Originally published in 1978, RuneQuest Source Pack Alpha: Trolls and Trollkin was the first sourcebook published for the seminal RPG. In 2016, it was made available again as part of The Old School RQ Source Pack, funded by the Kickstarter campaign for RuneQuest: Classic Edition, the reprint of RuneQuest II. The other parts of The Old School RQ Source Pack include RuneQuest Scenario Pack 1: Balastor’s Barracks, Creatures of Chaos 1: Scorpion Men and Broos, Militia & Mercenaries, and the previously unpublished Scenario Pack 3: The Sea Cave. Notably, Apple Lane: Two Beginning Scenarios - Gringle’s Pawnshop & The Rainbow Mounds (Scenario Pack 2) was not included as part of The Old School RQ Source Pack.
Now by modern standards, RuneQuest Source Pack Alpha: Trolls and Trollkin is an odd product. It is a book of monsters, but not a bestiary in the traditional sense. It is no Monster Manual, no collection of beasts, creatures, fiends, and more from a variety of environments and settings a la Dungeons & Dragons. Rather is a collection of two types of monster particular to RuneQuest—Dark Trolls and Trollkin. The book contains the stats for some forty-two Dark Trolls and one-hundred-and-twenty-six Trollkin—the brains and the runts of the Troll species. No backstory, no context, no characterisation. Just the stats. This reflects a number of facts. First, how much RuneQuest individualises its monsters. Second, how the stunty Trollkin would die in droves. Third, how basic a supplement RuneQuest Source Pack Alpha: Trolls and Trollkin actually is.
What Trolls and Trollkin describes itself is as “...the first of a series of pre-rolled monster books, each monster different, and each generated by computer to eliminate any conceivable bias.” The end product certainly looks like it and as it was printed out by a computer printer from the 1970s. This gives the text a slightly faded look, but the content is neatly and clearly laid out and organised, each entry being numbered and complete with stats, weapon skills, spells, other skills, armour, and of course, Hit Points. Any further personalisation and individualisation will need to be done by the GM.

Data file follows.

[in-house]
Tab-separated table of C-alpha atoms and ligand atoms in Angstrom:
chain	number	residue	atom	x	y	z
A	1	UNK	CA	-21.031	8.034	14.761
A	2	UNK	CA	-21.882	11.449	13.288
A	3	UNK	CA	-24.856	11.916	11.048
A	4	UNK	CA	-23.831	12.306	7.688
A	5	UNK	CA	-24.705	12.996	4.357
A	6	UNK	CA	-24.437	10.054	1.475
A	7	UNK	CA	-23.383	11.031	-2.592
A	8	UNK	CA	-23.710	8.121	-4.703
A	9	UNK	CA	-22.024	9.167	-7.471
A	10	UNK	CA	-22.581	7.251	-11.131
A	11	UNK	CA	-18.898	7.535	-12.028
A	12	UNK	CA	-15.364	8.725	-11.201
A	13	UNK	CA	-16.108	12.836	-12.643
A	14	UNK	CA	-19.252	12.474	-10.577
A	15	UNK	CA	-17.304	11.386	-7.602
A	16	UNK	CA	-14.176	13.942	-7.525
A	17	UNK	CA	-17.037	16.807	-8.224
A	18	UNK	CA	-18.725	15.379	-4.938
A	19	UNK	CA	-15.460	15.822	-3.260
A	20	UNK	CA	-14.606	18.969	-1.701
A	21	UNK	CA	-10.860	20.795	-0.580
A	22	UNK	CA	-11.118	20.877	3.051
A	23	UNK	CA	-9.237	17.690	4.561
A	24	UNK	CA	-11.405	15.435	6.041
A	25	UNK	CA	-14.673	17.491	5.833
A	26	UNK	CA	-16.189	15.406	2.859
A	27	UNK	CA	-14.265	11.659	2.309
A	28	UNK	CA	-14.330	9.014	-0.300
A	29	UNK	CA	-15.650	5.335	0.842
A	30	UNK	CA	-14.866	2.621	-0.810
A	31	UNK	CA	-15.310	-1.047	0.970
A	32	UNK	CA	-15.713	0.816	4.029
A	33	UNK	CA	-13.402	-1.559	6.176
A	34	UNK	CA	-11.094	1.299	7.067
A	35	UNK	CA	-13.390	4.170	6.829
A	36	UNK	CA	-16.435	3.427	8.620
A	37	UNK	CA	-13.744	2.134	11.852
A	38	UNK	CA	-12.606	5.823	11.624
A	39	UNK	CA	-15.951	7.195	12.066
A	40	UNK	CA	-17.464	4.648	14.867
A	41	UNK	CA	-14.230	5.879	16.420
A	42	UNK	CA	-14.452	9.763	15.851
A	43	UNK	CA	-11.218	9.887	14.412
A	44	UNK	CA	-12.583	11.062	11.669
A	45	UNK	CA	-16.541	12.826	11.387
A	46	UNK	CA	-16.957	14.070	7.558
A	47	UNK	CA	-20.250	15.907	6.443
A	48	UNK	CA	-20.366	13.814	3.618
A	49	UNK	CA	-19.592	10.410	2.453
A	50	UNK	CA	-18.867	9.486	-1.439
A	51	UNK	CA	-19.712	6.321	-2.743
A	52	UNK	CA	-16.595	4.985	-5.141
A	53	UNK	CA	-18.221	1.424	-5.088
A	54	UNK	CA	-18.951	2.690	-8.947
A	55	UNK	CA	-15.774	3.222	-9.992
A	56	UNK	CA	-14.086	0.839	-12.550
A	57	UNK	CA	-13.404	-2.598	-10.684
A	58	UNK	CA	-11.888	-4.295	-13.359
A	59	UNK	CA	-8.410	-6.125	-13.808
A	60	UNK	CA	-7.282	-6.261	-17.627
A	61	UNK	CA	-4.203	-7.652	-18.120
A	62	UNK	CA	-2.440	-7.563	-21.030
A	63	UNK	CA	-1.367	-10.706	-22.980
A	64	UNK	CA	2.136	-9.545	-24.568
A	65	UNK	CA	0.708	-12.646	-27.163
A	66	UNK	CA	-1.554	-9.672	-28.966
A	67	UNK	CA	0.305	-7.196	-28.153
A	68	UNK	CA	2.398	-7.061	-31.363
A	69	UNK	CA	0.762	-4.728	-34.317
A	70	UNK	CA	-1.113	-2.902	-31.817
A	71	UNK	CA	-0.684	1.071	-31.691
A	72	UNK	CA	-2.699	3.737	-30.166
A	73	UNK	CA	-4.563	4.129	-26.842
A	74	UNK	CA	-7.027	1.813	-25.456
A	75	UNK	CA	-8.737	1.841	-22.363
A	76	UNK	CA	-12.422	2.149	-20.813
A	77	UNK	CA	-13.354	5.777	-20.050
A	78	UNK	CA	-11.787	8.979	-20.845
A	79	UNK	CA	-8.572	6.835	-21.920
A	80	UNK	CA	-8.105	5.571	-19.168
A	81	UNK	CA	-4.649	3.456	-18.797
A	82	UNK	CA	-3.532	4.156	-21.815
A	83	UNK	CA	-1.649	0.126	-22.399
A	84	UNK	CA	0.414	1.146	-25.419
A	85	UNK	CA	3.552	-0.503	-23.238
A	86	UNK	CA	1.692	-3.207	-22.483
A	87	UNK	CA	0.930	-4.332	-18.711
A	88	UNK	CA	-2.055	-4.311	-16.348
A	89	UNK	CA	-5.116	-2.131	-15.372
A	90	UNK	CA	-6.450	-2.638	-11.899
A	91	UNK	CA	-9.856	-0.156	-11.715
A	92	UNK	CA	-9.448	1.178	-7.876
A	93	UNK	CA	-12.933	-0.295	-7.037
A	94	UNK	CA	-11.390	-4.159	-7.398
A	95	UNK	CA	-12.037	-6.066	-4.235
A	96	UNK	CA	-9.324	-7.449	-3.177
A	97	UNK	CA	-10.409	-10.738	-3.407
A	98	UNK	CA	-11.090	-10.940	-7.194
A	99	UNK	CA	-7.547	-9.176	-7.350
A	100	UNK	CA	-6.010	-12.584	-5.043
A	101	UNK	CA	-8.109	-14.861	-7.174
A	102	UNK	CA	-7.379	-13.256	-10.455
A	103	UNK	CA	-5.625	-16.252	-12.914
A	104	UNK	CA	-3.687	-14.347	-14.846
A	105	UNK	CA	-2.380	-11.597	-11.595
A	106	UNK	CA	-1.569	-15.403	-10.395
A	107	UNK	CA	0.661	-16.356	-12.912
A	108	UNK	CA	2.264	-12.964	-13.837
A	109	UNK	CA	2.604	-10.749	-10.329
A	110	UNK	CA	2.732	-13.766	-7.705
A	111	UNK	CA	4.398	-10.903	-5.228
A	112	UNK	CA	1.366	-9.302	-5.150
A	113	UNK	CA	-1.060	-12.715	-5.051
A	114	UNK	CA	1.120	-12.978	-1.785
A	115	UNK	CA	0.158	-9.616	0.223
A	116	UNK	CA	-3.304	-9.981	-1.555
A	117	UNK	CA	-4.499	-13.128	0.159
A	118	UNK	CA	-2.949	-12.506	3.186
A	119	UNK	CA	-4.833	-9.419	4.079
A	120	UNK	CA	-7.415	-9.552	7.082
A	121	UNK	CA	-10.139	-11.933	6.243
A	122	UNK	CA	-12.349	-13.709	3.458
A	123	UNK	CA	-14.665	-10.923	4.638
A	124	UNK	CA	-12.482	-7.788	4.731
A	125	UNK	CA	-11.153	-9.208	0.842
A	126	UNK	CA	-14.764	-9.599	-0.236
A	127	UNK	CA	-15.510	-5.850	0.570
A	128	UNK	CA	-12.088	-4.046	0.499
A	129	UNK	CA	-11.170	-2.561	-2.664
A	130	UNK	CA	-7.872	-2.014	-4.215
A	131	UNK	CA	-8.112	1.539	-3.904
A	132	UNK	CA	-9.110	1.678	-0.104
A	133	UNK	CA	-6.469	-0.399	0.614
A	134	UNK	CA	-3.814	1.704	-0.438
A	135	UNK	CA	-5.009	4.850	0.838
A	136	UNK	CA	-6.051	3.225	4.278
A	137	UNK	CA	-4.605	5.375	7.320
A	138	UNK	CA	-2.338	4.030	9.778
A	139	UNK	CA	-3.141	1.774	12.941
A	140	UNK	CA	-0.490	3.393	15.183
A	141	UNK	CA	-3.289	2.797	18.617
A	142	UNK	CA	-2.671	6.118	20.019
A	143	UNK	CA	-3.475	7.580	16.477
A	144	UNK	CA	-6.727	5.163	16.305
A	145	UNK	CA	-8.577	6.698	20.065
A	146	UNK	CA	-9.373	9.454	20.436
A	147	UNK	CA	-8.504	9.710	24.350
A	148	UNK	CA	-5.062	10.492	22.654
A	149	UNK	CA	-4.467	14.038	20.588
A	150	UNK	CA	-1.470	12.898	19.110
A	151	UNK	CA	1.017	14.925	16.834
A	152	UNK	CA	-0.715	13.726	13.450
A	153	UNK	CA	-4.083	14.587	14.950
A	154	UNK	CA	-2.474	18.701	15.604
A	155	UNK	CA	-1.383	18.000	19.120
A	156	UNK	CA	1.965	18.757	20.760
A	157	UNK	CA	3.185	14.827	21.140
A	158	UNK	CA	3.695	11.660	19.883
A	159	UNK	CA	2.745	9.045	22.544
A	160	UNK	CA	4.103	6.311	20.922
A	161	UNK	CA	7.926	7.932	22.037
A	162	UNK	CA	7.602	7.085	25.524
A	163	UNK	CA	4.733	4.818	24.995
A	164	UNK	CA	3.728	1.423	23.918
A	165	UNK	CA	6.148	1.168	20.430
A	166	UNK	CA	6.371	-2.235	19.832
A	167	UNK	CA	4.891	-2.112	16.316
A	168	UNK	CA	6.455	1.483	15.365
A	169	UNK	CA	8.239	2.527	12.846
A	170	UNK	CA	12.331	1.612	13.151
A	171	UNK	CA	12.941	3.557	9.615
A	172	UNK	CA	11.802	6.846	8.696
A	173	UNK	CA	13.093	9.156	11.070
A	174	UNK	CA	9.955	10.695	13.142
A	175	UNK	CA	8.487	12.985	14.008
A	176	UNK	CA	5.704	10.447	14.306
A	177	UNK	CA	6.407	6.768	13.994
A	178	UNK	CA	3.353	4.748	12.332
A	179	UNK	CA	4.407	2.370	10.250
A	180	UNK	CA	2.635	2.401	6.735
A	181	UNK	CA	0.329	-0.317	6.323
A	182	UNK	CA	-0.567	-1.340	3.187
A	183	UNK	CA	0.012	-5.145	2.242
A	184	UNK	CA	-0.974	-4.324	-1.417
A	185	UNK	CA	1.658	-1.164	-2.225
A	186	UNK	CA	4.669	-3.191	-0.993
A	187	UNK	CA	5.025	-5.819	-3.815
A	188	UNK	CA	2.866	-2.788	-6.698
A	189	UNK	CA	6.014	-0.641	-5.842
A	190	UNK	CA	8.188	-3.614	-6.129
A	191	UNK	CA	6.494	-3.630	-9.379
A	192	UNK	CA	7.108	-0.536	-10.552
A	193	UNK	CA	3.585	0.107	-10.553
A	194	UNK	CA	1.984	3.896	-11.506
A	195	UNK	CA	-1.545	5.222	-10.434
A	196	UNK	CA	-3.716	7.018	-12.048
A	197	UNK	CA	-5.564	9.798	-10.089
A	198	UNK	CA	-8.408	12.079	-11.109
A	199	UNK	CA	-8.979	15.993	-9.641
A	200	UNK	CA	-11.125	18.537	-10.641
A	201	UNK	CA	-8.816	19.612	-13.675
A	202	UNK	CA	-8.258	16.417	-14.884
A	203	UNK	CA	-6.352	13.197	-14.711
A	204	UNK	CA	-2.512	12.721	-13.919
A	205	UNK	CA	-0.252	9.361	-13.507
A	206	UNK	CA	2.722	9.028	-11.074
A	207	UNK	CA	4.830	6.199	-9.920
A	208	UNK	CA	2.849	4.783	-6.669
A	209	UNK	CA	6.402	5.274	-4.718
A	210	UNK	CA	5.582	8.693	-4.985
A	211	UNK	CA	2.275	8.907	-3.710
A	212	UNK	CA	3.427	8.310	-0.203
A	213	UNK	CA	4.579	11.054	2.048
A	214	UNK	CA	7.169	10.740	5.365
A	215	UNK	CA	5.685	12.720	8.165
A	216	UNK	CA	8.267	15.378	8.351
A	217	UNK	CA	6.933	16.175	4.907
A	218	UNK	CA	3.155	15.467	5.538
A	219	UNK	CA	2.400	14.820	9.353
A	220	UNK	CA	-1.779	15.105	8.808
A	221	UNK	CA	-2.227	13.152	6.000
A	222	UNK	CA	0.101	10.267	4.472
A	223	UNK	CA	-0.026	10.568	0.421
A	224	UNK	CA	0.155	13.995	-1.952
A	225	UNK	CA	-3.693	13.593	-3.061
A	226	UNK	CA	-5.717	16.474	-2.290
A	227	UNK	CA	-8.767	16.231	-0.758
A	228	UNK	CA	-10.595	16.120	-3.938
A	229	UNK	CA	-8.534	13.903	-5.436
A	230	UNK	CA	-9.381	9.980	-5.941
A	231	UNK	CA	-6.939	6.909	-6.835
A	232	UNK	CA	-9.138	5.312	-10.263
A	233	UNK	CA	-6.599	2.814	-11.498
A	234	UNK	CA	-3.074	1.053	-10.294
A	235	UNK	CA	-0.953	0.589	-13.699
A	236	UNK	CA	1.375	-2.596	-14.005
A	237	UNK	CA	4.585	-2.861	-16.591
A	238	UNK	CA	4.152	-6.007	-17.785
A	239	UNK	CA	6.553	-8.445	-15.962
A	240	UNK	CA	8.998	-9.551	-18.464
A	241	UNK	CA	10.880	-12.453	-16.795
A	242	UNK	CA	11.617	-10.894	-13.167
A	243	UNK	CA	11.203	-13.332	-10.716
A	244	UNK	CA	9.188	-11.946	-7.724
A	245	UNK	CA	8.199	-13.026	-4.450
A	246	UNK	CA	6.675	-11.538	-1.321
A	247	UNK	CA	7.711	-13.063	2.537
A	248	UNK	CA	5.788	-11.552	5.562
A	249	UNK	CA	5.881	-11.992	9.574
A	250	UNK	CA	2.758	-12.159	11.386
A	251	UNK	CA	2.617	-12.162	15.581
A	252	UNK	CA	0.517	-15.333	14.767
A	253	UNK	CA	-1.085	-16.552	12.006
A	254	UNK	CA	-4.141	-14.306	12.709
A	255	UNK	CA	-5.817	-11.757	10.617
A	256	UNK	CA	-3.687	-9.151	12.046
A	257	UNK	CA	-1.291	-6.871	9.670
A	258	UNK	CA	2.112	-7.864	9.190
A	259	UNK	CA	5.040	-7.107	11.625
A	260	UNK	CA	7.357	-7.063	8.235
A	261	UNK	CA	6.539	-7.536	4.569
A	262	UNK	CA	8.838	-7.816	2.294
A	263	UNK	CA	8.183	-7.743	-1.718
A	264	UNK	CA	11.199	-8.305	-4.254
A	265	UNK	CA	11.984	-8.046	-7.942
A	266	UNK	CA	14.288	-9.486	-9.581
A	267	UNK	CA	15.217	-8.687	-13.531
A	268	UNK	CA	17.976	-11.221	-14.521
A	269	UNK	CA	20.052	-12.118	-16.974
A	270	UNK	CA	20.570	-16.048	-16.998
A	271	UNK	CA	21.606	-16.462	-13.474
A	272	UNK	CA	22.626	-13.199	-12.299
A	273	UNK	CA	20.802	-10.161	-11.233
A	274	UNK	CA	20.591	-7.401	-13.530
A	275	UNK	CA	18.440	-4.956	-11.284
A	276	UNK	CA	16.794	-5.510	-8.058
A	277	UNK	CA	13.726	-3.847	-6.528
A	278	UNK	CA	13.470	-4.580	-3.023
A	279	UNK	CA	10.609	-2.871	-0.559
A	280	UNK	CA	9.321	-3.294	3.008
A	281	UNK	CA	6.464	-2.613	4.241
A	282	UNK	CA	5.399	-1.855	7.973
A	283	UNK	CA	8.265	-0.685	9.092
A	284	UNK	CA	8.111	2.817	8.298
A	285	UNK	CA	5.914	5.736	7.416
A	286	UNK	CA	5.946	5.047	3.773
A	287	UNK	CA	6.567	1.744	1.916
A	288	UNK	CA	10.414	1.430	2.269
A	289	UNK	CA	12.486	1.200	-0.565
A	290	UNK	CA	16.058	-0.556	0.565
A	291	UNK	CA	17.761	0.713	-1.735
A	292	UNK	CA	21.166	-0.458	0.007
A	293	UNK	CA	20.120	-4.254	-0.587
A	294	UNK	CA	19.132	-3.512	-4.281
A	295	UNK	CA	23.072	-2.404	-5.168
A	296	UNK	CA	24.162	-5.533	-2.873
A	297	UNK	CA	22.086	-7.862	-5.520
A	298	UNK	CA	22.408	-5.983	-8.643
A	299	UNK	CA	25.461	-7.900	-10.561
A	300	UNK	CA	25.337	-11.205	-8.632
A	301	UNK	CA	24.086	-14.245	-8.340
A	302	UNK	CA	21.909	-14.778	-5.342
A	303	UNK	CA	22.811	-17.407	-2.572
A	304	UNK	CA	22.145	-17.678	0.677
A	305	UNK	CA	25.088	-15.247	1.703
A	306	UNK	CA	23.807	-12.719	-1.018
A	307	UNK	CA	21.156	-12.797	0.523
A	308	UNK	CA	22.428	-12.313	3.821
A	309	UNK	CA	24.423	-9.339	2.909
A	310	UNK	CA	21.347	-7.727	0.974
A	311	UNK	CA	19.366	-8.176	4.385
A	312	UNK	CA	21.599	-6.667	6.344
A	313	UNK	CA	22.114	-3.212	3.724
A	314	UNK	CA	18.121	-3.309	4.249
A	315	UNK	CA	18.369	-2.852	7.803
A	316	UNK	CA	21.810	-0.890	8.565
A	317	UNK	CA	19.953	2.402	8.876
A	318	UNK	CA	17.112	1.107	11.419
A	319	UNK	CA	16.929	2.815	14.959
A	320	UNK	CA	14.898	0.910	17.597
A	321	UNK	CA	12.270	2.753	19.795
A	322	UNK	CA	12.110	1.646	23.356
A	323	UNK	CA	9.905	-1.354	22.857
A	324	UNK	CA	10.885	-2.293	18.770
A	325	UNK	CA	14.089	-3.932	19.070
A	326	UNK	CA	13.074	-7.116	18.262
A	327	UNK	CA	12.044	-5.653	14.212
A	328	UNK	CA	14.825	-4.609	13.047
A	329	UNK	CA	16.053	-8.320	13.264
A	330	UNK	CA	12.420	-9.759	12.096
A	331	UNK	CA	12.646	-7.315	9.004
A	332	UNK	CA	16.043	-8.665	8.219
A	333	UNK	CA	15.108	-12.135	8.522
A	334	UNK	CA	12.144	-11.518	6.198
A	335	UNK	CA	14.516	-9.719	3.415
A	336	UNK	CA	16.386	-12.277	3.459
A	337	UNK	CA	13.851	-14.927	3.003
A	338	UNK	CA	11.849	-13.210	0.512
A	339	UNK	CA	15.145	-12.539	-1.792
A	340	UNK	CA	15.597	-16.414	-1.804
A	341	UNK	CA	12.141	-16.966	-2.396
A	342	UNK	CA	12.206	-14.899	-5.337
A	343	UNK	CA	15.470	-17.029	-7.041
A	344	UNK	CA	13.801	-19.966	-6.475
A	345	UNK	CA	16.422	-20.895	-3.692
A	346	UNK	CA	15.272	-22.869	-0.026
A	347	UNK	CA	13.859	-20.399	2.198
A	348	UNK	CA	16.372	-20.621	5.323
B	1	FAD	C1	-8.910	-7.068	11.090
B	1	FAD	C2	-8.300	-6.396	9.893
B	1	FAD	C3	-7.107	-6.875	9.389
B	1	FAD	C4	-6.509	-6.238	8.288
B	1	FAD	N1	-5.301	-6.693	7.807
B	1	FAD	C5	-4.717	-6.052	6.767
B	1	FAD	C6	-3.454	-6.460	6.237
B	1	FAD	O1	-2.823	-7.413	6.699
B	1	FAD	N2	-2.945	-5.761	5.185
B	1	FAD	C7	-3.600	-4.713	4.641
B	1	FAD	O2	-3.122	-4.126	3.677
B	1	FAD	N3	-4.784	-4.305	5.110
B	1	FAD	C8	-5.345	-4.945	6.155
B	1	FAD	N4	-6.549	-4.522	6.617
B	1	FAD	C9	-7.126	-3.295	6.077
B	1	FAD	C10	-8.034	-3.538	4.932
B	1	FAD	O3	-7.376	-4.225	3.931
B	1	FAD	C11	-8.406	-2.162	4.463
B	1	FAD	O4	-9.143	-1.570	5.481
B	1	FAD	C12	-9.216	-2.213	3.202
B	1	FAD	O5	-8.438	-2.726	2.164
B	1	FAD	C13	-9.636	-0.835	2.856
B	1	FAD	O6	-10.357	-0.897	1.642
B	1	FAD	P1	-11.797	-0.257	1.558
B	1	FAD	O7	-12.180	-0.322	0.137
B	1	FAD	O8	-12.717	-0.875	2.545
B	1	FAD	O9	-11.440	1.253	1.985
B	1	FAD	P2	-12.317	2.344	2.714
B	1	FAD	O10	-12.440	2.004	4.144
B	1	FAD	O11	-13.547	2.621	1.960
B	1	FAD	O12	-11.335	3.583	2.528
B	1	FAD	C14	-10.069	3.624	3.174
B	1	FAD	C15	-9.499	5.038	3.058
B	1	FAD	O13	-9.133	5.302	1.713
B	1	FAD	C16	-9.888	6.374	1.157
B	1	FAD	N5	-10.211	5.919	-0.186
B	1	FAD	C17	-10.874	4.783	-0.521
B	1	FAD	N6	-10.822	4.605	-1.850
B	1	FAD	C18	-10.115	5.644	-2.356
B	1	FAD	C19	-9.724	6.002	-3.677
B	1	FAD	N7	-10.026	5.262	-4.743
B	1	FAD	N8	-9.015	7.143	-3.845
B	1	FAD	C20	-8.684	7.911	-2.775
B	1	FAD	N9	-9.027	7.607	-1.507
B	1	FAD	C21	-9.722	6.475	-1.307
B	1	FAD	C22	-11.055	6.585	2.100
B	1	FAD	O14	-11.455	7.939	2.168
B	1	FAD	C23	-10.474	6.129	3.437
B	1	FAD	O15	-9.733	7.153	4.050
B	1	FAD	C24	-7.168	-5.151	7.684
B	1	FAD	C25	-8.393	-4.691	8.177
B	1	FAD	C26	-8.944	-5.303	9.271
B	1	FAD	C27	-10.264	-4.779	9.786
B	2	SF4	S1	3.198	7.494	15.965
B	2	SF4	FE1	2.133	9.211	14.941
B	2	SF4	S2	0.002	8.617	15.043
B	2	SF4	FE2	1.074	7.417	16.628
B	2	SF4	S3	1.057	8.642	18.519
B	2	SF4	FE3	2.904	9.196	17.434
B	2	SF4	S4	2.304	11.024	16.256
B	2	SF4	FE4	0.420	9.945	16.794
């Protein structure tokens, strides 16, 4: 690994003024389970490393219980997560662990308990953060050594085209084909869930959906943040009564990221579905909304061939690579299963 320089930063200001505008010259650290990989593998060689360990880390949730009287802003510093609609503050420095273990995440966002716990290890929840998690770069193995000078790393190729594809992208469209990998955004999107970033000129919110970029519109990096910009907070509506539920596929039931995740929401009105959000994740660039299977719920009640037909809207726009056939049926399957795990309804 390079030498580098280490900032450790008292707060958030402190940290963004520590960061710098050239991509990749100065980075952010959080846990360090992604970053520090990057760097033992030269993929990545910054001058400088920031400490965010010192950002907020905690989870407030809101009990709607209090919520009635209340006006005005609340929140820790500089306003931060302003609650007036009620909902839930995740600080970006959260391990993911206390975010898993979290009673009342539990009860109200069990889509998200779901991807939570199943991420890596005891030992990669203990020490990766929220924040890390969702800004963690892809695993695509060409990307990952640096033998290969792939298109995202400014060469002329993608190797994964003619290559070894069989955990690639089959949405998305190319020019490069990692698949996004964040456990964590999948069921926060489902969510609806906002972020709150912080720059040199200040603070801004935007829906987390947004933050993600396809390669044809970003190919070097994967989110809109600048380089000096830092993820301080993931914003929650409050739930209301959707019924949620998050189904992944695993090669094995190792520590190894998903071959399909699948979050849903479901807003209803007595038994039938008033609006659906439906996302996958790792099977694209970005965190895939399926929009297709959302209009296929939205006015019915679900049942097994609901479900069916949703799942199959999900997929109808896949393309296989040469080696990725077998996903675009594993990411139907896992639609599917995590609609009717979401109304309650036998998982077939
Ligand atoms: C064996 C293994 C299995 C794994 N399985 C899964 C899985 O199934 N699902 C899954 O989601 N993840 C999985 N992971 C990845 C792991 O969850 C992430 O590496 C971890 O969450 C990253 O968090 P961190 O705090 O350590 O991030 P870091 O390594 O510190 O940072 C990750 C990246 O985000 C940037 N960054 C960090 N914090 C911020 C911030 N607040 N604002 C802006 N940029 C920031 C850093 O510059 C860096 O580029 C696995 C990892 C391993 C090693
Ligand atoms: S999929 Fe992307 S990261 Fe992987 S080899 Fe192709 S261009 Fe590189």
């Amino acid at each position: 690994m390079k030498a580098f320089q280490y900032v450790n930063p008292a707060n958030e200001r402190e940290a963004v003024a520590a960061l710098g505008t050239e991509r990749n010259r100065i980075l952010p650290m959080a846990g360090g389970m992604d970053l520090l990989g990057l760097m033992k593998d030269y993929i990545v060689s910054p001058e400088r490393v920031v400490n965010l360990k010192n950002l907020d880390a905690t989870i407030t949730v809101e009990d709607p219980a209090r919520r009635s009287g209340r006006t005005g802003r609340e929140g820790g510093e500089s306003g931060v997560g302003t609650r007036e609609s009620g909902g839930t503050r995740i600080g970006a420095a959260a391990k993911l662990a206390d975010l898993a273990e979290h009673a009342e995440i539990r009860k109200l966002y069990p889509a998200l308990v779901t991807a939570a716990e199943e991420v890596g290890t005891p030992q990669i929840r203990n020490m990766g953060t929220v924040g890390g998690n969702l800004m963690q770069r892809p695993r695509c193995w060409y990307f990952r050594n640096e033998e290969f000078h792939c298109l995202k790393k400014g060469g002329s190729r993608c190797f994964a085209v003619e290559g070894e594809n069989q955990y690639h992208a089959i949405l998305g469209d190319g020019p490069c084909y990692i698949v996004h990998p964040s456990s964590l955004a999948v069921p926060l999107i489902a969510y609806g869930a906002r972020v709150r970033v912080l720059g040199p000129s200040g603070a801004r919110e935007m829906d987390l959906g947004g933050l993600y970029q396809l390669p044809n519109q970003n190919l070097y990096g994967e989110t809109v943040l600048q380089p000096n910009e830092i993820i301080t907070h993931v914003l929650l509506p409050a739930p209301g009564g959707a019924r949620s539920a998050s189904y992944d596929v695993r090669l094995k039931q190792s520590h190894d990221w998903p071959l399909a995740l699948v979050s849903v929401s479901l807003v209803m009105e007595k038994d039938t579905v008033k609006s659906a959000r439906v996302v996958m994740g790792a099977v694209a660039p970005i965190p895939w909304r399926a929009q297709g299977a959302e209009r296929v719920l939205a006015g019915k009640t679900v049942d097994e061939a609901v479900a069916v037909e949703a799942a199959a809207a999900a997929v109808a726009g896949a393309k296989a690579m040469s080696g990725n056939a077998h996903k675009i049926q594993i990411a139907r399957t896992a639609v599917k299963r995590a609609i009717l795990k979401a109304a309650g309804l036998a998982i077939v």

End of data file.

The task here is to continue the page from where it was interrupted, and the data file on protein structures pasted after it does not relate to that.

Where RuneQuest Source Pack Alpha: Trolls and Trollkin actually is interesting is in the essay, ‘History of the Race of Trolls’. Written by Greg Stafford this tells how the trolls came to be created and how they were forced to leave the Darkness to live in the shadows of the surface world where they would eventually be cursed and began to decline as a race. Although this does not delve into the particulars of Troll society or life, it does at least provide some context towards using the Dark Trolls and Trollkin listed in the rest of the book.
RuneQuest Source Pack Alpha: Trolls and Trollkin is very much a period piece. It is of its time and was no doubt a useful resource in the 1970s.